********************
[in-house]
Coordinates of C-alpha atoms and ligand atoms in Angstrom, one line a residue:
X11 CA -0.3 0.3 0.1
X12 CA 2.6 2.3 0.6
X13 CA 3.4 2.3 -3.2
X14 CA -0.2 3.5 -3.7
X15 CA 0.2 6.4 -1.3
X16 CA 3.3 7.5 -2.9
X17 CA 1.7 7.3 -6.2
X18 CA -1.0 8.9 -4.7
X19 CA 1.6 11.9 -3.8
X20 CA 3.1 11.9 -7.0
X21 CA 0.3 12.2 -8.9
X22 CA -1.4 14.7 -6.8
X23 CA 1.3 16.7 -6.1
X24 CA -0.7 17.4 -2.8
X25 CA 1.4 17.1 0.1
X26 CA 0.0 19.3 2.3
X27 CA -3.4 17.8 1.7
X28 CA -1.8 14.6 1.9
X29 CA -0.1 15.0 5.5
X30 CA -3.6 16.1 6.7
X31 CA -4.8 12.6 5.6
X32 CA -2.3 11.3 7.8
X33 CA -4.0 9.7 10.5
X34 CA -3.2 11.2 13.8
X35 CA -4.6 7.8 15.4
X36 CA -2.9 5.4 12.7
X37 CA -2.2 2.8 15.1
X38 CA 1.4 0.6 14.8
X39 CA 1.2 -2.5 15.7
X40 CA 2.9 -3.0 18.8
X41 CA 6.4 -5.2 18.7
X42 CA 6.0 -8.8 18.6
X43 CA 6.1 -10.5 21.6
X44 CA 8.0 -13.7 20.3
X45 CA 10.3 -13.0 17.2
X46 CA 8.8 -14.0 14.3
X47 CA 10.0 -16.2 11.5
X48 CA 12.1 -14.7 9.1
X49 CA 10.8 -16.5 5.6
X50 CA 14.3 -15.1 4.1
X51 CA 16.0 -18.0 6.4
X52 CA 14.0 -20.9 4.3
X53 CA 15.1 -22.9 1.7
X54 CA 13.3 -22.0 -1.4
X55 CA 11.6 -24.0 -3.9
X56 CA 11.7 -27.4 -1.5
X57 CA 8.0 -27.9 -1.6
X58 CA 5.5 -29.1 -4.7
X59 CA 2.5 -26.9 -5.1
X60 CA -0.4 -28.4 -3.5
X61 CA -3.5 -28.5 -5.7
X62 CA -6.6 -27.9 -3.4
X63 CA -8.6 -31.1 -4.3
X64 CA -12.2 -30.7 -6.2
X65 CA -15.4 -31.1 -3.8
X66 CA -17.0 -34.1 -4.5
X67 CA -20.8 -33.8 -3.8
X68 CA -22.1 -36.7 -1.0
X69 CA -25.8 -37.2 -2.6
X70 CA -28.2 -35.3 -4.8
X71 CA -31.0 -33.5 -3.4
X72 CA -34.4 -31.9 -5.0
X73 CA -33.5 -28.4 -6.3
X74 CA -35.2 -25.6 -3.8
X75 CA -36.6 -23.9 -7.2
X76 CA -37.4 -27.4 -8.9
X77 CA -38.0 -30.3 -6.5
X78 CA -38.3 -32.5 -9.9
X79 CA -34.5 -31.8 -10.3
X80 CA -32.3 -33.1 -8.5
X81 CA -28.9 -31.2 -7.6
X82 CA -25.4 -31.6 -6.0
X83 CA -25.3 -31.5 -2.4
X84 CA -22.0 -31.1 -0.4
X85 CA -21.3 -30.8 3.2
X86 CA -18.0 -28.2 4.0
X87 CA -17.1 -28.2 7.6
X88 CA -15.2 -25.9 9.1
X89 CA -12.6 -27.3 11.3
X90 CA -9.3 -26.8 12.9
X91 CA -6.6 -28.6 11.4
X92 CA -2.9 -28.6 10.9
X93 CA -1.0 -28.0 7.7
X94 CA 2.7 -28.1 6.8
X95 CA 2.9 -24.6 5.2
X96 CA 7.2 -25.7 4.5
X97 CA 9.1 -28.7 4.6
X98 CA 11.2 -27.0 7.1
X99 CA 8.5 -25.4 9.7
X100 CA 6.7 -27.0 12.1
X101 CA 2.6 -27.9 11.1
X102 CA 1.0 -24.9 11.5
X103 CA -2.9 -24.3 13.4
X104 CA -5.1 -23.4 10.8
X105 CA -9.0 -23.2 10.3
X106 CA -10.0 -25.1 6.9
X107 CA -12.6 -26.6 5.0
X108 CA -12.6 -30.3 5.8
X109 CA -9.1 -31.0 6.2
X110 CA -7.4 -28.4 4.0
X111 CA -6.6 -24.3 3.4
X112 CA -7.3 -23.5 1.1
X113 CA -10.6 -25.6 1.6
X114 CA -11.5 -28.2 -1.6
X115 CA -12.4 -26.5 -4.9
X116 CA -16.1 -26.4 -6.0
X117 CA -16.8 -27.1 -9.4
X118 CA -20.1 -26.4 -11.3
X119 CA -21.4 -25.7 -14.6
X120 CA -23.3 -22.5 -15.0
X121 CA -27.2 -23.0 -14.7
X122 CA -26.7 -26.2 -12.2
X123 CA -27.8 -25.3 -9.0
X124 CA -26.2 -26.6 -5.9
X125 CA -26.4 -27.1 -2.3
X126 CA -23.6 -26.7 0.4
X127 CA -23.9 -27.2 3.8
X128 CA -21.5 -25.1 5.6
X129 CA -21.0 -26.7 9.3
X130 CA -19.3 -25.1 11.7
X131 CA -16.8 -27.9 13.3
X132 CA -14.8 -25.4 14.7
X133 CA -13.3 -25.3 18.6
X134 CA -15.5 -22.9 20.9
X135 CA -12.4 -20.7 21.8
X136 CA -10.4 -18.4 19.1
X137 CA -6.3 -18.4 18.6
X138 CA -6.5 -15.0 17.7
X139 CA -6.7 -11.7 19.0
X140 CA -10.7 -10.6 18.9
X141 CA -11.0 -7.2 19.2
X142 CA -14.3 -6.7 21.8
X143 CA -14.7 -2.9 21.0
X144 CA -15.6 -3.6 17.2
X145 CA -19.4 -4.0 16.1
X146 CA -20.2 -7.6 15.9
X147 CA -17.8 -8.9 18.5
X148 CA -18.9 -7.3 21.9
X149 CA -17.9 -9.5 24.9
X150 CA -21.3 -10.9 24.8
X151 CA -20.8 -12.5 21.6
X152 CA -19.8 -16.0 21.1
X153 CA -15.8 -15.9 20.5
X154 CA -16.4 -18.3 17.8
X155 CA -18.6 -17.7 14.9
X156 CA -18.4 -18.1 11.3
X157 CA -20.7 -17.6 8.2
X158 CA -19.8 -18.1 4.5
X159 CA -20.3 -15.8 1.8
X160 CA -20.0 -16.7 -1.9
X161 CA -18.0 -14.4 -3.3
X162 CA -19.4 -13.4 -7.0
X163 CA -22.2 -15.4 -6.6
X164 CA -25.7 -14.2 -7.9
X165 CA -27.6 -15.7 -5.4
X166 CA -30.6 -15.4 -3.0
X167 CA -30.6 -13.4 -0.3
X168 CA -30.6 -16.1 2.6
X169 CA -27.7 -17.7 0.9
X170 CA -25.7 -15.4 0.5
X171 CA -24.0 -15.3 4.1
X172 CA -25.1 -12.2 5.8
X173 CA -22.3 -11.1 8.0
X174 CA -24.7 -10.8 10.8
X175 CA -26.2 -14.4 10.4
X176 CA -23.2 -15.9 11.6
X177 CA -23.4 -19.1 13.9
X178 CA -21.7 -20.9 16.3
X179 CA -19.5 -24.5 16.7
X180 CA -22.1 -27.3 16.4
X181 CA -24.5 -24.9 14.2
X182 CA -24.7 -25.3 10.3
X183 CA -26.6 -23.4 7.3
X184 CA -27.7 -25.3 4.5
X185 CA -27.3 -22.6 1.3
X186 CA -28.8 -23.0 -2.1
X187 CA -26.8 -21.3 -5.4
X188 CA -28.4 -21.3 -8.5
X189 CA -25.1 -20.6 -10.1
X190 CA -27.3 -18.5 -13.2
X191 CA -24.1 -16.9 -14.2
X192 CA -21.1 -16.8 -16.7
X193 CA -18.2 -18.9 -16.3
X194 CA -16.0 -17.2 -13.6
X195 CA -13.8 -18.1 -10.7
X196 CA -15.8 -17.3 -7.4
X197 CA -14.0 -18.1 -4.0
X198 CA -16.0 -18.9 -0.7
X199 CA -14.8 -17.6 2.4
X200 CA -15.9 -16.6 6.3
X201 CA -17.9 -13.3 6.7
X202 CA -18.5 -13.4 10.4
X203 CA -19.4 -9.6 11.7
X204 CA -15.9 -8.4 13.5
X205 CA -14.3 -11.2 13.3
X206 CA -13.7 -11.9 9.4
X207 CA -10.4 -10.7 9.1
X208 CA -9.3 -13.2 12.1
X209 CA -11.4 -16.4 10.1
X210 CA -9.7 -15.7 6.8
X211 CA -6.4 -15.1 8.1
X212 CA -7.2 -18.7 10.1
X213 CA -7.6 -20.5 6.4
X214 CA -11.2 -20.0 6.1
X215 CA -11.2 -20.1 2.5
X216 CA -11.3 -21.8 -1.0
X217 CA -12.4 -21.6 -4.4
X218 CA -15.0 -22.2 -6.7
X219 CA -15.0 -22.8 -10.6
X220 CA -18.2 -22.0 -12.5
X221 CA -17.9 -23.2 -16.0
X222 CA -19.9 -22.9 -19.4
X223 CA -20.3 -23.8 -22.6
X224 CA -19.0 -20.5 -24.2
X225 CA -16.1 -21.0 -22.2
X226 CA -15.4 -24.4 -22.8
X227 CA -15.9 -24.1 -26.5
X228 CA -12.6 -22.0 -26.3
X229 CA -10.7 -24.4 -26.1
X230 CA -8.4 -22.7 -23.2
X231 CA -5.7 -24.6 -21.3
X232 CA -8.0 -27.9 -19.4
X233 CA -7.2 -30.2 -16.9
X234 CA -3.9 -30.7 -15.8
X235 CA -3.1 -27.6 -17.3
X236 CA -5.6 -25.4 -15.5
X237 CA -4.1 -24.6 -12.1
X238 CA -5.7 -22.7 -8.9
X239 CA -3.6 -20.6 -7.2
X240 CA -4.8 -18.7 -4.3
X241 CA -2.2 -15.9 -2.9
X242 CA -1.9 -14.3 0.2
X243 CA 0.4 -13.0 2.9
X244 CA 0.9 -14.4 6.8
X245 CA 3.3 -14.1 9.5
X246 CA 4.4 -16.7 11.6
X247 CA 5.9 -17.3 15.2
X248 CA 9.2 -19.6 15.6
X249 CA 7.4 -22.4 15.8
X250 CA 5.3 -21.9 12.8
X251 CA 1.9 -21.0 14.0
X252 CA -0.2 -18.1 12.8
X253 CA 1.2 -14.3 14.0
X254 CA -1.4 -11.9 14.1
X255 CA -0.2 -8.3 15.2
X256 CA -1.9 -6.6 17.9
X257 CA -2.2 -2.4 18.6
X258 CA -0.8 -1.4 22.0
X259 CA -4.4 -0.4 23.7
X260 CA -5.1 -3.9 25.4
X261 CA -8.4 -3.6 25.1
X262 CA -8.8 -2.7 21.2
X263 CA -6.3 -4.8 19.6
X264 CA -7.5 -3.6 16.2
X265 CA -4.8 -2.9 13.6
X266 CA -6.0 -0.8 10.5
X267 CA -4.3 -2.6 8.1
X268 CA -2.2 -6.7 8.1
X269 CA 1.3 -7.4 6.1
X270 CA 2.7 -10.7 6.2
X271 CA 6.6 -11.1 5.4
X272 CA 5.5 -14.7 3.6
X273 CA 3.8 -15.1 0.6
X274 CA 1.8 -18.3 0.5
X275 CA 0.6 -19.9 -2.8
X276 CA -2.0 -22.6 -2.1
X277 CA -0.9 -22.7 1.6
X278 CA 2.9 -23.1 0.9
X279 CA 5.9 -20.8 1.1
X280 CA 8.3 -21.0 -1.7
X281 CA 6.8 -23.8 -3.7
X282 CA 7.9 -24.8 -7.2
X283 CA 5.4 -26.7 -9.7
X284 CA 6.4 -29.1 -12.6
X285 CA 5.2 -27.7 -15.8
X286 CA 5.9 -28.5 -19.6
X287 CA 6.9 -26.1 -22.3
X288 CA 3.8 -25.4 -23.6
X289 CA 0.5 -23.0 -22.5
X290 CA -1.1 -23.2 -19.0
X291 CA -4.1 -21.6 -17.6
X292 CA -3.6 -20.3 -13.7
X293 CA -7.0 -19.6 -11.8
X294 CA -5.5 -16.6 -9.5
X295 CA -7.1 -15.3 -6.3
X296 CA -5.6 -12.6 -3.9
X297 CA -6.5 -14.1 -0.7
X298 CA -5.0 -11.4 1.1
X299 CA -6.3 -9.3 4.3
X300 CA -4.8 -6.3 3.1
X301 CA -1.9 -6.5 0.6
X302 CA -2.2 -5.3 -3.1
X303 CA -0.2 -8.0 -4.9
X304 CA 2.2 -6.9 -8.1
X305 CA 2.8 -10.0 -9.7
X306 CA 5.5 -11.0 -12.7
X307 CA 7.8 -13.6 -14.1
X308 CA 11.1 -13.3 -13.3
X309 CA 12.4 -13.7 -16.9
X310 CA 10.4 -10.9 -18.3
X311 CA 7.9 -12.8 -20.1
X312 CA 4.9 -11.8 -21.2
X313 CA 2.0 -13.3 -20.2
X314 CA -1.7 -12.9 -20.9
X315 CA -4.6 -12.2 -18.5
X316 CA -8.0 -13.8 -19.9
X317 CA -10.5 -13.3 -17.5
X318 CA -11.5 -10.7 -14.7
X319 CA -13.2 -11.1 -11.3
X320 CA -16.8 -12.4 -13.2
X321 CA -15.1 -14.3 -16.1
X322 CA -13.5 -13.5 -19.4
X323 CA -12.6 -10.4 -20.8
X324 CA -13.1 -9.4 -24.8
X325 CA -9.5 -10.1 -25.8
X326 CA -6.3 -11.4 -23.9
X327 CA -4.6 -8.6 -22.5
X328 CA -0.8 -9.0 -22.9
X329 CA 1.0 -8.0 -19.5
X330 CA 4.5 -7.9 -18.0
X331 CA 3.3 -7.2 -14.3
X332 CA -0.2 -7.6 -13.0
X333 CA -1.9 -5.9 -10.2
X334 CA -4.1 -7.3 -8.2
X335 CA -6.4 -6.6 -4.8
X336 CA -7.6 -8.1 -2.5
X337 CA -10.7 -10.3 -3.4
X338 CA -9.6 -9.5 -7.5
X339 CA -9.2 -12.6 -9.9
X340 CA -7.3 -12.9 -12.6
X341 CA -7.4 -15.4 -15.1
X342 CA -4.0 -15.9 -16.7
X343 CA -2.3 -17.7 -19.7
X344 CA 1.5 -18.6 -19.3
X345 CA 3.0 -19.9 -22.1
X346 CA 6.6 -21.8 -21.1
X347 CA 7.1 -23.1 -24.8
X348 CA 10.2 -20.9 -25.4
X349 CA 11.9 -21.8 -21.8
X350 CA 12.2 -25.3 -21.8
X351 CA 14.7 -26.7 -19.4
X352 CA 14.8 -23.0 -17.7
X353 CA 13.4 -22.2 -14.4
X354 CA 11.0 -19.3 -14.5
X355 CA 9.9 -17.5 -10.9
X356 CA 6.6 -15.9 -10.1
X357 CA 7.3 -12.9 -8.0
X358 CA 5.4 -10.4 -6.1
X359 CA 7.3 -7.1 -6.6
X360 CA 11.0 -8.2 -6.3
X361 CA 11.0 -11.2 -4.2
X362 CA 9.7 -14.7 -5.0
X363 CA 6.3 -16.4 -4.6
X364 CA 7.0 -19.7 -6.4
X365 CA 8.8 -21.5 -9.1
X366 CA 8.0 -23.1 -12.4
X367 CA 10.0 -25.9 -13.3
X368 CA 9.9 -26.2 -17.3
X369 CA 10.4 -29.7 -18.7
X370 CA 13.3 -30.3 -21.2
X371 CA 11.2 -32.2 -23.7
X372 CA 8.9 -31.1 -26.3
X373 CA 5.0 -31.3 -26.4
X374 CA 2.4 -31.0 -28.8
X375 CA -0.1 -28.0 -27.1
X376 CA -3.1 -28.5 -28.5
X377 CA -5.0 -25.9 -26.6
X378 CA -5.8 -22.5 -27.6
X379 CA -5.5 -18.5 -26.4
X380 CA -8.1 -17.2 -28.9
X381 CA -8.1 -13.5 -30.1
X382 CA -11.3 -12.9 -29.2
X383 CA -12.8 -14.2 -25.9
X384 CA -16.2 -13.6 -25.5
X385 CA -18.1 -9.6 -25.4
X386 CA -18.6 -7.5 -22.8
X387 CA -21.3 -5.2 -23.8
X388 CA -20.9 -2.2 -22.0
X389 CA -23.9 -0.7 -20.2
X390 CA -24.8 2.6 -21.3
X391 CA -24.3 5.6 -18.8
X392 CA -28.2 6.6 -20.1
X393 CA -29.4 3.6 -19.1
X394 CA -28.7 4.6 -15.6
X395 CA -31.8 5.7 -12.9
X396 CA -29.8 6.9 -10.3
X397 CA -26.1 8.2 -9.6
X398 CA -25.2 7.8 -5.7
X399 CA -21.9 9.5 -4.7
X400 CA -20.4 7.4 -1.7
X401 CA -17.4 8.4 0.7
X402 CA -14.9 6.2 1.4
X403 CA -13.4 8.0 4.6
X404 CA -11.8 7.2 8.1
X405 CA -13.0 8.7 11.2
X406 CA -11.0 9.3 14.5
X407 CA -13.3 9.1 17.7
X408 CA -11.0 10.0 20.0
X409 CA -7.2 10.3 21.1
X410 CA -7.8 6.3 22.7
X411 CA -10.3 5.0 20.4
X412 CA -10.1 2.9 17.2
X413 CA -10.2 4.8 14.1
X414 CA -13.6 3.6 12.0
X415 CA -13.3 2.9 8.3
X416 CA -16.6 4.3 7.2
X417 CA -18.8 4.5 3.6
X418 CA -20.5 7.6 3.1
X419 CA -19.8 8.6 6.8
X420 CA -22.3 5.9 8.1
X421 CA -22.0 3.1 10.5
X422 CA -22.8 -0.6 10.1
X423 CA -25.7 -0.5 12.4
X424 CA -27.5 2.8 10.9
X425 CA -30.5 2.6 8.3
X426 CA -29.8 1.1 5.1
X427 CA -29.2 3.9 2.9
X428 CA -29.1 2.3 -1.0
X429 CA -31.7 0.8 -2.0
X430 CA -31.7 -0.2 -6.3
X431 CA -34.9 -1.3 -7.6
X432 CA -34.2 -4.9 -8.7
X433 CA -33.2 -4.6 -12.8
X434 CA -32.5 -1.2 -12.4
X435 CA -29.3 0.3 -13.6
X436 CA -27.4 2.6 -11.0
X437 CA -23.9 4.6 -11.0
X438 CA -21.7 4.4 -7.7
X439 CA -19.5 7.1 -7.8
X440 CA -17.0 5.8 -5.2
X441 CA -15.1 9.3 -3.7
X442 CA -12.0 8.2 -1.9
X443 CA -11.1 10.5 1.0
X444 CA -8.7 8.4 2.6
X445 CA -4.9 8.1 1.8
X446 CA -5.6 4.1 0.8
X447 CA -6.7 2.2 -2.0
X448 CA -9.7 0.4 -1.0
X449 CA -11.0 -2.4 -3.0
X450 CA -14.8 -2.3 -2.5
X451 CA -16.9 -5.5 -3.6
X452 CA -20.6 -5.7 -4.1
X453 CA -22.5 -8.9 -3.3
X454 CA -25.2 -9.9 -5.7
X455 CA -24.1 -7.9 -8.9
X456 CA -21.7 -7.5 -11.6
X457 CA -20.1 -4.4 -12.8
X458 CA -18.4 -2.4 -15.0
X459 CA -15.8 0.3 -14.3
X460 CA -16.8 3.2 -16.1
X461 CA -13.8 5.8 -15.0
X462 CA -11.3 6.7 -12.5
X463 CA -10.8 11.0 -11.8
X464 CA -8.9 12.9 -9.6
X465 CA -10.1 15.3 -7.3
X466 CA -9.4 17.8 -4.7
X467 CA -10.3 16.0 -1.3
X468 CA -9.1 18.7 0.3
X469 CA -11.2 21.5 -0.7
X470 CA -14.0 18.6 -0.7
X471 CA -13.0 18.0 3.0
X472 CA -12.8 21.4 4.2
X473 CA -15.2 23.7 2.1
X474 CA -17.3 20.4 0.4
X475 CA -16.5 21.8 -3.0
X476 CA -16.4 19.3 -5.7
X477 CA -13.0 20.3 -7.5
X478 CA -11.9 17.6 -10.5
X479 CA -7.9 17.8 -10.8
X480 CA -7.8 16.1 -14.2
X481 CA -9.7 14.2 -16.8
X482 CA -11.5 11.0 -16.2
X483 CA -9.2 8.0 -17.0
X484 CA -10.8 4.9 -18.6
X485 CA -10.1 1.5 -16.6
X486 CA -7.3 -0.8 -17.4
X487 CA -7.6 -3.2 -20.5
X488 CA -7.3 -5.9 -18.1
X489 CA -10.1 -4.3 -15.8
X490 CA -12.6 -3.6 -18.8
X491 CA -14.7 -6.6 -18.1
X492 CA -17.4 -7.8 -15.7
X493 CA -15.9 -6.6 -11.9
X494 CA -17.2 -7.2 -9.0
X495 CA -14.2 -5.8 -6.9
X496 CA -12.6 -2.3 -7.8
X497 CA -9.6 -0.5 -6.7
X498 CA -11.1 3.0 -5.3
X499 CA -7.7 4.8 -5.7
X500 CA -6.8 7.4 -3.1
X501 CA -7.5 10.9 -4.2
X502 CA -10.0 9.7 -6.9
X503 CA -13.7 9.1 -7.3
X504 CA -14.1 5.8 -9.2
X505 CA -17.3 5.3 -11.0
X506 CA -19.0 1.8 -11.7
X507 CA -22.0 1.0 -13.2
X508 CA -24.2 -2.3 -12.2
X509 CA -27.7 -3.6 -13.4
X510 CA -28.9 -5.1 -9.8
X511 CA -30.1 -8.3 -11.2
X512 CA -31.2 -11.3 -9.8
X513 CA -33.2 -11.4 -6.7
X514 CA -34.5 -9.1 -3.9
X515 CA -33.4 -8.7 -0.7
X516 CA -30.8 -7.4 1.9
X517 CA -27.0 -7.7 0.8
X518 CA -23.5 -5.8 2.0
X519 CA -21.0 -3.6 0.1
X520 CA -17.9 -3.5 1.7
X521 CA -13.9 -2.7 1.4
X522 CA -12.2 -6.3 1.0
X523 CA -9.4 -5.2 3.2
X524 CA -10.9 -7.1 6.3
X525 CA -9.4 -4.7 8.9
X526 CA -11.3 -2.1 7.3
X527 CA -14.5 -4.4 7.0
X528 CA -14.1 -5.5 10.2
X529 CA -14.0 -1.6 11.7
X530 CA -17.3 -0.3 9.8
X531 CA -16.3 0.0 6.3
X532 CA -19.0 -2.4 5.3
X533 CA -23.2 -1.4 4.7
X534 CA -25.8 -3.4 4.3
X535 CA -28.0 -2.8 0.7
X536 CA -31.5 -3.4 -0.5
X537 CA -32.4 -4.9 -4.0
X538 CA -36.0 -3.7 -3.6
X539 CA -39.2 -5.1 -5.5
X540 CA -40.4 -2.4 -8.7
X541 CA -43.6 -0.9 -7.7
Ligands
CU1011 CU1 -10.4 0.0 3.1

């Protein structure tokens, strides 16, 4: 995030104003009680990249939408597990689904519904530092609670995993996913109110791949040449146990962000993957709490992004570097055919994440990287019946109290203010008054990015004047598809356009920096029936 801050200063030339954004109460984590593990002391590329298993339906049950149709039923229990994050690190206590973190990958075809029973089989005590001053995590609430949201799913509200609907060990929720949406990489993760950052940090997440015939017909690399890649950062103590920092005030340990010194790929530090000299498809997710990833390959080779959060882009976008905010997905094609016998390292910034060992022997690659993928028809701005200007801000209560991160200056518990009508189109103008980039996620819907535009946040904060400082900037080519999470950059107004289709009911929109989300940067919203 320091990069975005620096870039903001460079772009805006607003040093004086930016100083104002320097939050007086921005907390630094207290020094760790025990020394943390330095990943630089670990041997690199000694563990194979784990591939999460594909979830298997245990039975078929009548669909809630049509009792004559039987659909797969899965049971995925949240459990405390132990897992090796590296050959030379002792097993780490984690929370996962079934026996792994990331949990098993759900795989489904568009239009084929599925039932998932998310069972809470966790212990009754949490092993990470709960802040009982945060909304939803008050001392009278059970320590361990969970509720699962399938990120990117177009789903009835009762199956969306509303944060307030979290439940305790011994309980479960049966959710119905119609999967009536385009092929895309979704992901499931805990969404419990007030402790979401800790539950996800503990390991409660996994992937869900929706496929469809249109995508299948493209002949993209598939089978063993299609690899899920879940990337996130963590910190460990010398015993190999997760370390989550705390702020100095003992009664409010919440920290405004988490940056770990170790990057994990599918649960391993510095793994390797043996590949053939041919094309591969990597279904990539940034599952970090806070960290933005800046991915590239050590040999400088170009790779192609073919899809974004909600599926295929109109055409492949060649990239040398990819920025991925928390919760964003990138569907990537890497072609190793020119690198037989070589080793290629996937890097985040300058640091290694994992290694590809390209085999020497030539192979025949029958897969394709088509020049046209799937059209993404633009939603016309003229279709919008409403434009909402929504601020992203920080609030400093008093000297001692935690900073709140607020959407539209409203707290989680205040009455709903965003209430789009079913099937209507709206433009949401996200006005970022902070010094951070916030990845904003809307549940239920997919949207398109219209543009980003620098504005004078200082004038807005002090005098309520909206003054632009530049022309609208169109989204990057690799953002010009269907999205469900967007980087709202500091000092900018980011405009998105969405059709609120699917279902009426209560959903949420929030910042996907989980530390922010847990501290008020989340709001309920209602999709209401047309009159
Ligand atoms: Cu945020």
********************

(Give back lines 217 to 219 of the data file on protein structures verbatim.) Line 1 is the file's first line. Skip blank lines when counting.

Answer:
X225 CA -16.1 -21.0 -22.2
X226 CA -15.4 -24.4 -22.8
X227 CA -15.9 -24.1 -26.5